Not everyone likes Miracle on 34th Street. However, as we review the demise of Andersen, and as the lessons of Enron and WorldCom sink in, there are worse ways to end the year than by revisiting the maudlin but incisive economic analysis of one of the most loved Christmas films.
Miracle on 34th Street is among the most loved and most repeated of Christmas films. Edmund Gwenn won an Oscar in 1947 for his performance as Santa Claus. He wanders Manhattan, upset by commercialisation of the Christmas Spirit. Macy’s, the department store, fires its in-house Santa when Maureen O’Hara, who plays Mrs Walker, his supervisor, finds him drunk. The real Father Christmas steps in.
He is quickly introduced to the store’s commercial approach: told to encourage youngsters to bully their parents into buying slow-moving lines of stock. But Santa interprets his duties differently: “The only important thing is to make children happy.” When Macy’s sells out of a toy, he tells the distraught mother about a shop where she can find it. And when a child asks for a pair of skates, Santa says the best model is available at Gimbel’s, Macy’s arch-rival.
This indifference to the bottom line causes such consternation that Mrs Walker and the company psychologist, the film’s villain, conclude their employee is insane. Santa is committed to an institution. But his honest approach has customers flocking in.
“We’ll make Gimbel’s look like profiteers”, says R.H. Macy, the proprietor, ordering all employees to adopt Santa’s approach. But Gimbel’s follows suit, launching a strategy of honest dealing across the US. A dashing young lawyer, working pro bono, secures Santa’s release. The sceptical Mrs Walker succumbs to his charms and finds both Santa Claus and Prince Charming in a joyful if sentimental 90 minutes.
Not everyone likes Miracle on 34th Street. Certainly not the Ludwig von Mises Institute, a conservative economic think-tank. In a commentary in 1995, the institute excoriates Christmas films, particularly Miracle on 34th Street, as “unfriendly to free enterprise”. It is especially critical of Santa’s readiness to put children’s happiness before his employer’s interests. “By selling as hard as it can, Macy’s gives children more of what they want.” Not quite: more of what Macy’s cynically hopes they want.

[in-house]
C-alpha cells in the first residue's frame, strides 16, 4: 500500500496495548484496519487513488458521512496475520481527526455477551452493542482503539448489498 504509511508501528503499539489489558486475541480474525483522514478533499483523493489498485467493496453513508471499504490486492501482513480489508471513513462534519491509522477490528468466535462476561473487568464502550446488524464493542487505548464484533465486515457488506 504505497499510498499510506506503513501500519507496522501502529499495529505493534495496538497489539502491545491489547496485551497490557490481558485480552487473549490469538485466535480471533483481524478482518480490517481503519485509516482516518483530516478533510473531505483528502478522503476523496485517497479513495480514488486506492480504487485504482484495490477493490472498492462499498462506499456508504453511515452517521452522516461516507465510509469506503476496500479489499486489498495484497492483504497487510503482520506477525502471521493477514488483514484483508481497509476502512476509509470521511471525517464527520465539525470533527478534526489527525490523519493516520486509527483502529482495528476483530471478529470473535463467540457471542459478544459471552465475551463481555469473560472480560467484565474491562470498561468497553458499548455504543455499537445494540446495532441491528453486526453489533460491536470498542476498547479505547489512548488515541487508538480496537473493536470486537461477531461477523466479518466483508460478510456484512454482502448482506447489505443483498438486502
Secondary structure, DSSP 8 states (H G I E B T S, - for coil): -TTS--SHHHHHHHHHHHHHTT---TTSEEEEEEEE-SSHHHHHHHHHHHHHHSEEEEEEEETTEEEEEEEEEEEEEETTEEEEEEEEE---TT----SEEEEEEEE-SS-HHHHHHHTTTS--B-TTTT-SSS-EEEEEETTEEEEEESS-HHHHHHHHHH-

The von Mises Institute may be off-beam. But there are indeed some dubious economics in the plot. Handsome lawyers battling with large corporations are more common in films than in the real world. More fundamentally, the principle that Santa Claus does not exist is as central to economics as the Second Law of Thermodynamics to physics. The competitive marketplace of toy manufacturers and retailers fills Christmas stockings, not a Lapland-based monopoly controlled by a benevolent old man with a beard.
Yet, despite these minor points, Miracle on 34th Street is a resolutely pro-capitalist film and only someone with a distorted view of markets could think it unfriendly to free enterprise. “Take a buck” is Macy’s ethos before Santa exercises his influence. But “take a buck” is ultimately an unsuccessful policy, since it undermines the relationships with customers on which prosperity depends. “You can’t argue with success,” Mr Macy says of the policy so well received in Santa’s grotto.
The competitive marketplace ultimately imposes integrity. Gimbel’s changes course because it is losing business. Mr Macy spells out the paradox: “The store that places public service before profit makes more profit than ever before.” George Merck said almost the same thing: “We try never to forget medicine is for the people. It is not for the profits. The profits follow, and if we have remembered that, they have never failed to appear. The better we have remembered it, the larger they have been.”* But many people, including the von Mises Institute, forgot that in the 1990s. The trader unloading securities on unsuspecting clients is analogous to the Santa Claus recommending toys to children because the stock room is full of them. As we turn the page on corrupt mutual funds and review the demise of Andersen, as the lessons of Enron and WorldCom sink in, there are worse ways to end the year than by revisiting the maudlin but incisive economic analysis of Miracle on 34th Street.
* George Merck, speech to Medical College of Virginia, December 1 1950